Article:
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It's Not Getting Done: #5b

Continuing #5 About

The Future -- ?? By,

Martha Adams

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**** People! ****

People living in space puts us, the human species, into a new ecological niche. As we do this, we can expect some surprises along the way. Birds that live in the wild are different from their cousins in the barnyard. Watch some fish that seem entirely comfortable in their environment, and think about how they might get along in a different environment. Humans in space will become different from humans who remain here on Terra, and right now is not too early to be thinking what those differences could be. And about when those differences will ...make a difference.

I expect the differences to be already significant before anyone goes out to live in space. We will see this in the long-term analog settlements we must try as we learn how to live in a space environment. In fact, I expect the people who first go out to live in the first off-Terra settlement, will already have demonstrated a strong likelihood that they can do it by living several years in an analog settlement.

As I write, I have not yet seen anyone working on this topic of the culture of later human generations living in space. I expect to. It is because the difficult effort to build and place those first settlements, will require it.

**** Hardware ****

Hardware built to go into space faces the challenge that very many people working together must design good hardware. In fact, this is a difficult challenge. Us humans don't seem to be very good at choosing between complexification and appropriate useful design.

For example, look at machines of all sorts that were built within the wartime constraints of WW2. At aircraft and ships; at cars and trucks and buildings. Restraints of time and materials urged the designers to simplicity, relevance, and effectiveness. There is a sparse beauty to those designs which is lost in modern practice, pushed out by an overblown complexity.

Since WW2, design practice has changed. Earlier in Adra I mentioned the old W20 Radiation Laboratory building at MIT which was replaced by ...well, a very different kind of building. In (popular) computer technology one sees the transition from efficient command-line control in computer systems like MIT's ITS and unix to today's "Graphical User Interface" (which gave Microsoft an opportunity for vendor lockin and DRM additions, and they took it).

(The character of their operating systems is why there is no place in critical space systems for Microsoft.)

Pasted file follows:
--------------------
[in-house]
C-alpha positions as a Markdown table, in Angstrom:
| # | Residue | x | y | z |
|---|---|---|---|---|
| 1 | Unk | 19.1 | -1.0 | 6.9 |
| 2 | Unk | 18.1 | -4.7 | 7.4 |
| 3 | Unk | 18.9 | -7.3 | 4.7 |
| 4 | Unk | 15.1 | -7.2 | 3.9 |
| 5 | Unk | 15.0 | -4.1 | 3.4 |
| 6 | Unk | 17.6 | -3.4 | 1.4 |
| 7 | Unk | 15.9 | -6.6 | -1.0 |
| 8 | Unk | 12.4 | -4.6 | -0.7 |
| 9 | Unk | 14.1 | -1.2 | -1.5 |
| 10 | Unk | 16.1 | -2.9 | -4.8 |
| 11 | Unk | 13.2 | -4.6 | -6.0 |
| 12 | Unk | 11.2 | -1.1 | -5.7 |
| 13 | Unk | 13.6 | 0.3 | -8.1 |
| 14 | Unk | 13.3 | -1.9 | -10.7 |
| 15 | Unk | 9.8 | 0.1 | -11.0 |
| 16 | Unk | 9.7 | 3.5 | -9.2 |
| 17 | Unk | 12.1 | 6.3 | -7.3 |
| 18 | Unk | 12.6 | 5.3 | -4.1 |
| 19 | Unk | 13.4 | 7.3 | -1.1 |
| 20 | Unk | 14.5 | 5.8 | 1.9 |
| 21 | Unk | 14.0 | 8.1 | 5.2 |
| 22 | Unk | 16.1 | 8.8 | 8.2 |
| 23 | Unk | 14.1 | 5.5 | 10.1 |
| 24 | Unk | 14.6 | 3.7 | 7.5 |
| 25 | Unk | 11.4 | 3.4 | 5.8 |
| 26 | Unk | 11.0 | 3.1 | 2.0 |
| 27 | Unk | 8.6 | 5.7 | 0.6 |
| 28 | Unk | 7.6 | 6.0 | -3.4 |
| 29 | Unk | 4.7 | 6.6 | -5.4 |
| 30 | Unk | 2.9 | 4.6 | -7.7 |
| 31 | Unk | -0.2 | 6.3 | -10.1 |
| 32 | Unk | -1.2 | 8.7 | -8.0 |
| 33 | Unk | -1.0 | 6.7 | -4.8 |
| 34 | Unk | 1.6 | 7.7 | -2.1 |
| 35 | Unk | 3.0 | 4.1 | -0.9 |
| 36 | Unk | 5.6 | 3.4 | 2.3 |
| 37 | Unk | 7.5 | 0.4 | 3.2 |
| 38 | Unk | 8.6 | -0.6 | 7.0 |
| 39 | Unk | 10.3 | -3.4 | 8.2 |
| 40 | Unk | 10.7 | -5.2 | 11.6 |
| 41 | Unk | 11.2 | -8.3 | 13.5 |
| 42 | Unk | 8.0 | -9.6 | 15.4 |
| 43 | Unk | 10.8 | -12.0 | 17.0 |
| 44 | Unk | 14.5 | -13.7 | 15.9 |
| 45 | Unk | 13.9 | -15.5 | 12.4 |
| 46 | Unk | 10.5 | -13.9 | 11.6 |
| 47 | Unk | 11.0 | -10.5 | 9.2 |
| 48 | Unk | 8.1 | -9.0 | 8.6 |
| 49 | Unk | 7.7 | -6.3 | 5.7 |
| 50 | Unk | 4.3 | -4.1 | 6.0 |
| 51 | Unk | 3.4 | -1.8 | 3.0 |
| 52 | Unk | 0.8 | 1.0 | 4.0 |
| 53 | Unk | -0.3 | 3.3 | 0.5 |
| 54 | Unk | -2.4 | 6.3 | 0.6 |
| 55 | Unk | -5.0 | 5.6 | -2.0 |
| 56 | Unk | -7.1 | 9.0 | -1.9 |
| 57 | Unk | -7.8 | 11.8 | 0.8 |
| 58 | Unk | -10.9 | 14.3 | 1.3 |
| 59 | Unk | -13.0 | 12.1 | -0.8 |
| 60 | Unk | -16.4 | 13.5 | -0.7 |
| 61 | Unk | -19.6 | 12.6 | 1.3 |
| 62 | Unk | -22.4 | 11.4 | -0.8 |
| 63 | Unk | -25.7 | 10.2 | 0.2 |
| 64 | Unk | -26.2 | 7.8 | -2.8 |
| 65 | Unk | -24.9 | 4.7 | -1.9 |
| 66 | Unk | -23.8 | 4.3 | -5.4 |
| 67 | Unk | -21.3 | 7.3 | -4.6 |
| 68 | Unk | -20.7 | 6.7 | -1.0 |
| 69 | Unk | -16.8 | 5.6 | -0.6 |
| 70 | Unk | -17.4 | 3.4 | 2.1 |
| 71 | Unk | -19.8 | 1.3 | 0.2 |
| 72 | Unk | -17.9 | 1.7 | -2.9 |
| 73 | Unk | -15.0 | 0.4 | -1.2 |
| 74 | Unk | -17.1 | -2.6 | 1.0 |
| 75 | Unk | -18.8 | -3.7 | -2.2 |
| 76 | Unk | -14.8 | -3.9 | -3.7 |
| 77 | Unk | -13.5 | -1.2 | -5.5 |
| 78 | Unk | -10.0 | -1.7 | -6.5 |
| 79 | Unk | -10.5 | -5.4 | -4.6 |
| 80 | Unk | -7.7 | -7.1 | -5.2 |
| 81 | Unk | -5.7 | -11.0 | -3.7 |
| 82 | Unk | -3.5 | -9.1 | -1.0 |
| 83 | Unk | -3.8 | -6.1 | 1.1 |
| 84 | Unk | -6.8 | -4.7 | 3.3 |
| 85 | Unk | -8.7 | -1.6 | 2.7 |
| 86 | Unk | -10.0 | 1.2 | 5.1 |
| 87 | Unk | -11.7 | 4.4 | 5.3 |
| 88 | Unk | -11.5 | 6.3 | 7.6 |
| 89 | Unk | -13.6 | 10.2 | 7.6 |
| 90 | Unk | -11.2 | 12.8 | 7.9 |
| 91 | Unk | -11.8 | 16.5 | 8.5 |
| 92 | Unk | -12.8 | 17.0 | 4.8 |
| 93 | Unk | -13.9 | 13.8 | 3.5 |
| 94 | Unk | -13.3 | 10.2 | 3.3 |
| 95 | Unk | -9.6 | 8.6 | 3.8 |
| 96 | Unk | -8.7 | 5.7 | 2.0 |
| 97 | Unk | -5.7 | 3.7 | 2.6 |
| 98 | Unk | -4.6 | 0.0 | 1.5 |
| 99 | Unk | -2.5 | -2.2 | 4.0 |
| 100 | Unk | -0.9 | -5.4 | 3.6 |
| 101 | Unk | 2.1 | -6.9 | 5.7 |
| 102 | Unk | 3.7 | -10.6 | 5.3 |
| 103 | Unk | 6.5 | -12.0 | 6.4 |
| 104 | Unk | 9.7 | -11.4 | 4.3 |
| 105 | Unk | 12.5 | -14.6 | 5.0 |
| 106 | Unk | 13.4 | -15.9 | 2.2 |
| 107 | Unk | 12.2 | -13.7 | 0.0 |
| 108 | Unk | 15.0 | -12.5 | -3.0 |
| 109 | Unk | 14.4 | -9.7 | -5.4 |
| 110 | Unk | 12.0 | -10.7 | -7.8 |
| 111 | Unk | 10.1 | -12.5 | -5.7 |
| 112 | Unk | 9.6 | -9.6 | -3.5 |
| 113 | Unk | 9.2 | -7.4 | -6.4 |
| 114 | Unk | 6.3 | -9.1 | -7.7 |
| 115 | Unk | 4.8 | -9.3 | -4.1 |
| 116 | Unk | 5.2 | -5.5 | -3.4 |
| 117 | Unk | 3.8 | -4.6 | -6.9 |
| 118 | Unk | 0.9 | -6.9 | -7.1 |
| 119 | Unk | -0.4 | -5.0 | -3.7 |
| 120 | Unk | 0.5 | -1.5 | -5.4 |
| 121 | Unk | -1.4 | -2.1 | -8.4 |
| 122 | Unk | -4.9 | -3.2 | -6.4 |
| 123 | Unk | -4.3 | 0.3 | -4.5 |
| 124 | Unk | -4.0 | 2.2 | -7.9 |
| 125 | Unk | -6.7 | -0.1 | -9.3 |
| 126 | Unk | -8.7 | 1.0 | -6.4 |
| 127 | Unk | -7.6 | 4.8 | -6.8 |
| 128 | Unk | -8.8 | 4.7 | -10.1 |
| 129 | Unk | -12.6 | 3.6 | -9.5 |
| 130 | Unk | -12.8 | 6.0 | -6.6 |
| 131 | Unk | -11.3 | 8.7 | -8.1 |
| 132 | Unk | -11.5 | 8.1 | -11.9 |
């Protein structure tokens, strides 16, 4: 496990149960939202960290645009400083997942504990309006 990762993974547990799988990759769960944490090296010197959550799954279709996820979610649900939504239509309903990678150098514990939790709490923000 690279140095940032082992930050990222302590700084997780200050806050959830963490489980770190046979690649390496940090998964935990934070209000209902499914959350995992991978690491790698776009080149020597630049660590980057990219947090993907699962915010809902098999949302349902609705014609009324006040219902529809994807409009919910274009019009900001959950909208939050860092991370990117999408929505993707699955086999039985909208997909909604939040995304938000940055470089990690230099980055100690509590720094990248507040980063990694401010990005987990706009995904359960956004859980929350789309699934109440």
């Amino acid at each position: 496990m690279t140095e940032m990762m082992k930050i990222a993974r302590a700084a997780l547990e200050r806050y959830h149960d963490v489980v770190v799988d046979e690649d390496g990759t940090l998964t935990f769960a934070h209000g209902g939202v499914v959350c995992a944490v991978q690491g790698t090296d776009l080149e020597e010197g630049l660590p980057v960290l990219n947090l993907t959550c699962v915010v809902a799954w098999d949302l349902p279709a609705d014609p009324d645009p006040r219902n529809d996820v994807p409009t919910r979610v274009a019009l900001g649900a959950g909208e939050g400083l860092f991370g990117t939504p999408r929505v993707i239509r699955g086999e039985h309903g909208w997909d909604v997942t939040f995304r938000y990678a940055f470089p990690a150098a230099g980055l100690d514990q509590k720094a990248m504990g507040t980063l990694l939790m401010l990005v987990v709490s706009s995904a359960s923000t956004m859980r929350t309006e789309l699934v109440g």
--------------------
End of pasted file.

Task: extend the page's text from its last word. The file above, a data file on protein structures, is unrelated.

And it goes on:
In space, our designers and engineers will be forced to seek elegant and simple design again, under much harder constraints than seen by WW2 engineers. Some of the machinery must be designed for maintenance by people in spacesuits working through pressurized gloves. Our business and cultural tendency to complexification cannot go into space. It's too dangerous; too heavy; too hard to use; too unreliable. The hardware that goes into space; the hardware that is made here to serve there, must be the simplest possible and most robust possible that anyone knows how to make.

**** Settlements ****

We make space ours by living there. That's simple enough. We need no supernatural permissions nor interventions to do this: it's straightforward technology. Reasons to do it are compelling enough; the central issues are matters of detail, and that's where the difficulties begin to come in. If we tackle those difficulties directly, they will immediately become smaller and more manageable: we know that, don't we? We know the first most central step to doing something is to say what our objective is, then start working at it.

The key to progress is settlements, not indefinitely extended "exploration," which is better done from out in space anyway.

We go about getting into space by putting out viable settlements and by putting out a human economic and business network. Because space is harder than Plymouth or Jamestown or (back in history) Europe and England, we must do this with a little more foresight than served humans here on Terra a few centuries ago. That is what the analog settlements and gaming I've mentioned earlier are all about (if you arrived here in the middle of things and haven't read earlier Adra pages yet)